CLICK PHOTOS to See Full-Size Versions
Kelbly Rifles GRS F-Class Stock X-Eater F-Open

Kelbly Rifles GRS F-Class Stock X-Eater F-Open

The fore-end is made with the same twin-runner (catamaran-style) design as the previous GRS F-Class Open stock. (On the underside of the fore-end there are left/right rails with a relieved area in the center). The big change is that this new stock sits lower on the front bag compared to the first F-Class stock from GRS. The rear of the stock is designed for a two-stitch rear bag. Initially the stock will only be offered in Right Hand versions in black/blue and red/blue laminate.

CLICK PHOTOS to See Full-Size Versions
Kelbly Rifles GRS F-Class Stock X-Eater F-Open

Kelbly Rifles GRS F-Class Stock X-Eater F-Open

    STOCK SPECIFICATIONS

  • Stratabond Laminate with lacquer finish
  • Adjustable Length of Pull (from 13.8 to 15.0 inches)
  • Height-Adjustable cheek-piece
  • Cushy 0.5″-thick Limbsaver/GRS recoil pad
  • Stock (by itself) weighs 4.07 pounds (with Rem 40X inlet)
  • Optional Height-Adjustable recoil pad.

Kelbly Rifles GRS F-Class Stock X-Eater F-Open

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May 24th, 2012

New to North America — GRS Laminated Stocks from Norway

Tikkashooters.com is now importing ergonomic field and tactical stocks crafted by GRS Rifle Stocks of Norway. These “Stratabond” Laminate wood stocks come in many colors — all with a gorgeous oiled finish. The GRS stocks come in three styles, plus a biathalon model, with an F-Class and Safari model to come. All styles are all drop-in inletted for most popular actions — not just Tikkas! GRS stocks feature Speedlock push-button adjustment for recoil pad position and comb height. All stocks come with a one-inch thick Limbsaver recoil pad.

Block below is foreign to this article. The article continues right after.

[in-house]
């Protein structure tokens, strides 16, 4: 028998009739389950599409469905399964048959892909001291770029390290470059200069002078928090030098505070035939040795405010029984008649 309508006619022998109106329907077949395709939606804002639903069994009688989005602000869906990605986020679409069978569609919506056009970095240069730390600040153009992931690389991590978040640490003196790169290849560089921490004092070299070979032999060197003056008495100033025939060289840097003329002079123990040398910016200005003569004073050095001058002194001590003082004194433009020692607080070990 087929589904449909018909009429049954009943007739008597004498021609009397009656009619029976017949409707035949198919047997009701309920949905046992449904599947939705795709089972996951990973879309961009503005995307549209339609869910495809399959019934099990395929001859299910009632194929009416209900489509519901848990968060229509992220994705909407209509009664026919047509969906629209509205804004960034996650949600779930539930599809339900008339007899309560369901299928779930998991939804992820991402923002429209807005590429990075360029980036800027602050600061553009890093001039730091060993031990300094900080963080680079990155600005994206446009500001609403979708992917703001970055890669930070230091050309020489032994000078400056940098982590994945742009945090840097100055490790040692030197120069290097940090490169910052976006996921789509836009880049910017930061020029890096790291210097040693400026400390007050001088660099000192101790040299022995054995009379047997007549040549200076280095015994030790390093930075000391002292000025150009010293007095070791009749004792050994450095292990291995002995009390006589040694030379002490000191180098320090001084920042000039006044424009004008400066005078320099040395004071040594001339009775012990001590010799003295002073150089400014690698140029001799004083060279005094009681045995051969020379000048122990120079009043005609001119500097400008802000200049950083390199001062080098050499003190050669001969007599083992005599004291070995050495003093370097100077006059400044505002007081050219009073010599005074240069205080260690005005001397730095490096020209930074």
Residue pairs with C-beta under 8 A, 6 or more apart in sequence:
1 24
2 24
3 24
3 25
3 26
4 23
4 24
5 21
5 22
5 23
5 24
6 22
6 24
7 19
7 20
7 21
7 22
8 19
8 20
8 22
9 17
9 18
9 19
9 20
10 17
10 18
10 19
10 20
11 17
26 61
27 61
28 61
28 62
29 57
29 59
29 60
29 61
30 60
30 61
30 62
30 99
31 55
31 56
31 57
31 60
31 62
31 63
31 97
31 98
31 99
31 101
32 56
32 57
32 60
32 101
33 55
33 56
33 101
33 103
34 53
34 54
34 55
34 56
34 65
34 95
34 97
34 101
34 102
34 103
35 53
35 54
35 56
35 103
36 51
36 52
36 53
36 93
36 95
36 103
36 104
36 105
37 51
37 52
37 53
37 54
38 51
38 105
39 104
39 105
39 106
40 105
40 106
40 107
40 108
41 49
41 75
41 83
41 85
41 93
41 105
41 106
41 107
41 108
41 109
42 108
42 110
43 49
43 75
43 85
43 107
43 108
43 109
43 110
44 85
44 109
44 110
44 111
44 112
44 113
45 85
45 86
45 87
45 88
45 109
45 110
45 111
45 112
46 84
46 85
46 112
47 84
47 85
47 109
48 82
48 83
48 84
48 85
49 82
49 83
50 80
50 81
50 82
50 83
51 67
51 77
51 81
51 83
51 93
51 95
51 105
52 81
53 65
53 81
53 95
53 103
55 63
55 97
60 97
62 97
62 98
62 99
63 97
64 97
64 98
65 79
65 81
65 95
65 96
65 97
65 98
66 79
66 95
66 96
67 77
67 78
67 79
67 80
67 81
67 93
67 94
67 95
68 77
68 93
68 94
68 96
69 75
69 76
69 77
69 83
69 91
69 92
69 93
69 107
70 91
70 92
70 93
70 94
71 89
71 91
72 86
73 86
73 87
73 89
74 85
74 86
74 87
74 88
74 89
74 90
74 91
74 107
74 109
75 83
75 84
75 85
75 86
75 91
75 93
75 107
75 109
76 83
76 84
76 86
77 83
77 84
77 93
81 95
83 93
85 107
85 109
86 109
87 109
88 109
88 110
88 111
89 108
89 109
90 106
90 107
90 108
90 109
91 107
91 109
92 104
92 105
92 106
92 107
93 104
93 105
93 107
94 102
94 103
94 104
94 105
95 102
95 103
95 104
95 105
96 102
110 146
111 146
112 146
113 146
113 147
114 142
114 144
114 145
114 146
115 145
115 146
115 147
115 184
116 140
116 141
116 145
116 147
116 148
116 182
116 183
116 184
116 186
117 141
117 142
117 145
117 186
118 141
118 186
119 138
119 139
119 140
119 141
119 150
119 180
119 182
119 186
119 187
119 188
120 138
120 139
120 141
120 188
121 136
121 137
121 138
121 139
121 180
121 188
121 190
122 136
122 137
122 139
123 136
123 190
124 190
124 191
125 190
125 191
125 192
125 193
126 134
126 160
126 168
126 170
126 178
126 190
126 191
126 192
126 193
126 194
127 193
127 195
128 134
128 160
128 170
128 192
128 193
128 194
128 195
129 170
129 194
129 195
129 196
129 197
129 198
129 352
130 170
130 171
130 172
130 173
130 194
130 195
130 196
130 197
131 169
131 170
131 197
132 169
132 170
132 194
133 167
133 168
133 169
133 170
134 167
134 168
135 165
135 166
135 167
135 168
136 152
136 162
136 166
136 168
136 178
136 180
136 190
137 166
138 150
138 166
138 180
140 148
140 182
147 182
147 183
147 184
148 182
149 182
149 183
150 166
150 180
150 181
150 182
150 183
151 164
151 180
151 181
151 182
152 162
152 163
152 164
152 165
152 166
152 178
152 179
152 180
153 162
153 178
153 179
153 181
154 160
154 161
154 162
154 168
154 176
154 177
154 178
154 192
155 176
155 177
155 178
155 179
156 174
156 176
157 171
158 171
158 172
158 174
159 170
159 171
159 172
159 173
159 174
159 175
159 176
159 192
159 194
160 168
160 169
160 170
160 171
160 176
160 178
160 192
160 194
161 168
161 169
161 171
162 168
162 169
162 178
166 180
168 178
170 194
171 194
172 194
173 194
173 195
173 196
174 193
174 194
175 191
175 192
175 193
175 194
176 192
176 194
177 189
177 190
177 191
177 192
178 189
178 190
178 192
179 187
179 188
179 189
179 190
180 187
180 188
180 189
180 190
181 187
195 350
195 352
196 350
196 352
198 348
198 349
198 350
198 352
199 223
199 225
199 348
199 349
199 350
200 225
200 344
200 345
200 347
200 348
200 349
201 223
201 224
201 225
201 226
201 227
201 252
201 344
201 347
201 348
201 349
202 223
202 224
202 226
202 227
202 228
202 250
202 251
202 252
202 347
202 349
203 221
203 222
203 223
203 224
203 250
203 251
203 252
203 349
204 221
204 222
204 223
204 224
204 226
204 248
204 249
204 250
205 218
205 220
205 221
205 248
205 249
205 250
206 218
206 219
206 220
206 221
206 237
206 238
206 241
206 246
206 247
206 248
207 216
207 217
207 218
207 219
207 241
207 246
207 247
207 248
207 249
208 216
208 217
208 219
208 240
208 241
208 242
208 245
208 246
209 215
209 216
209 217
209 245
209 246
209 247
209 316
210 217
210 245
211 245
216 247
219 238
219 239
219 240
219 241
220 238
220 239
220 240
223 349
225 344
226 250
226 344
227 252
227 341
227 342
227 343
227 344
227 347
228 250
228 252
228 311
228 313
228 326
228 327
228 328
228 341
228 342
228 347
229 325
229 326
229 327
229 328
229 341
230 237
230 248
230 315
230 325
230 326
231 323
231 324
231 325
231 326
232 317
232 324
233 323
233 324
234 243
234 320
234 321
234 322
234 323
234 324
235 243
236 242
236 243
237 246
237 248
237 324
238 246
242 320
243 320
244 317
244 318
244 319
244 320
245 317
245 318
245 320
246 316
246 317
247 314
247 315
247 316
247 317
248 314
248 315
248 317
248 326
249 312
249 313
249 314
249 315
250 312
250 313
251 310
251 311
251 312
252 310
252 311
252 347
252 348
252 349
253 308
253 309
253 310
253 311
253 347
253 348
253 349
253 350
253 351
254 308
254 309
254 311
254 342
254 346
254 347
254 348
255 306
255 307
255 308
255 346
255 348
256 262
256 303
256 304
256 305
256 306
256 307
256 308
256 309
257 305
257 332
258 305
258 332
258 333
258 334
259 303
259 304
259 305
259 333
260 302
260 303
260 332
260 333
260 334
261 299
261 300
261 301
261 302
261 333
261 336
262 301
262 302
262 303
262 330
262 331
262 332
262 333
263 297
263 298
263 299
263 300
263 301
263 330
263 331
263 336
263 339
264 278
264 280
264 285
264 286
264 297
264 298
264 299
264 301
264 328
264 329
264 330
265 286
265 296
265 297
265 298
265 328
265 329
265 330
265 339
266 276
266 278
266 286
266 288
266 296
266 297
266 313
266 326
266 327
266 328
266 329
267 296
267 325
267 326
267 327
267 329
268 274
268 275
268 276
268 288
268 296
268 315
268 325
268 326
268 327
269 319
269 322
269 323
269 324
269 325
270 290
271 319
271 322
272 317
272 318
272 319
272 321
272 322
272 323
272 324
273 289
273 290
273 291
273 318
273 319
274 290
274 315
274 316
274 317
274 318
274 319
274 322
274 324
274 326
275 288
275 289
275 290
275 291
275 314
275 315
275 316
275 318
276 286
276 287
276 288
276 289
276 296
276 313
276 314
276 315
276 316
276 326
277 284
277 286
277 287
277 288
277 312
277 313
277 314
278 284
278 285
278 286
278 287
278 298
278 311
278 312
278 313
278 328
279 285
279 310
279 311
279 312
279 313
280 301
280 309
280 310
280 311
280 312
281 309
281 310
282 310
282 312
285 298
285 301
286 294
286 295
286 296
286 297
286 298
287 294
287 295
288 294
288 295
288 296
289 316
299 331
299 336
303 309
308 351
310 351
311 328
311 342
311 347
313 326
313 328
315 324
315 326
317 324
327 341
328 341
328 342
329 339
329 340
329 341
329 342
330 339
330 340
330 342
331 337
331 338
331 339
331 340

GRS Stocks Norway Hunting

GRS Stocks Norway Hunting

Shown above is the Sporter/Varmint model, which comes in six colors. This design has a butt hook and the 6° grip angle for more comfortable hand positioning. As with other GRS stocks, the Sporter/Varmint model features quick, no-tools adjustability using a Speedlock system. Inlets are offered for Howa (SA, LA), Rem 700 (SA, LA), Sako (models 75, 85, L-579), and Tikka (models 55, 65, 595, 695, all T3 versions, including T3 RH, T3 LH, Varmint, Tactical).

GRS Stocks Norway Hunting

Next, shown above, is the GRS Adjustable Hunting model which comes in four colors: Black, Brown, Green Mountain Camo, and Royal Jacaranda. The fore-end is comfortable when shooting without a rest and the grip angle is canted 6° to provide a more ergonomic hold. Inlets are offered for Howa 1500 (SA, LA), Rem 700 (SA, LA), Sako (models 75, 85, L-579), and Tikka (models 55, 65, 595, 695, all T3 versions, including T3 RH, T3 LH, Varmint, Tactical).

GRS Stocks Norway Hunting

Last, but not least, is the GRS Long-Range Model, offered in six colors. This design is inspired by military sniper-type rifles. This stock is similar to the sporter/varmint model, but has a more pronounced butt hook with an integrated monopod with quick release and micro adjustment. The longer fore-end provides a better bipod platform and aids in balancing long, heavy barrels. Inlets are offered for Rem 700 (SA, LA, left/right), Rem 40X (single shot), Sako 75 (IV, V), Tikka T3 (Std, Varmint, Tactical).

Save $100 with Introductory Pricing This Month
For more information visit the GRS Stocks page on the TikkaShooters.com webstore. NOTE: Introductory pricing is available through May 31, 2012. The GRS Hunter and Sporter/Varmint stocks are currently priced at $697.00 fully inletted, including adjustable hardware. The Long-Range Model is currently priced at $897.00 fully inletted with adjustable hardware. Unless the intro pricing deal is extended, expect prices to increase $100.00 per model starting June 1, 2012.

Permalink Hunting/Varminting, New Product 11 Comments »
May 9th, 2011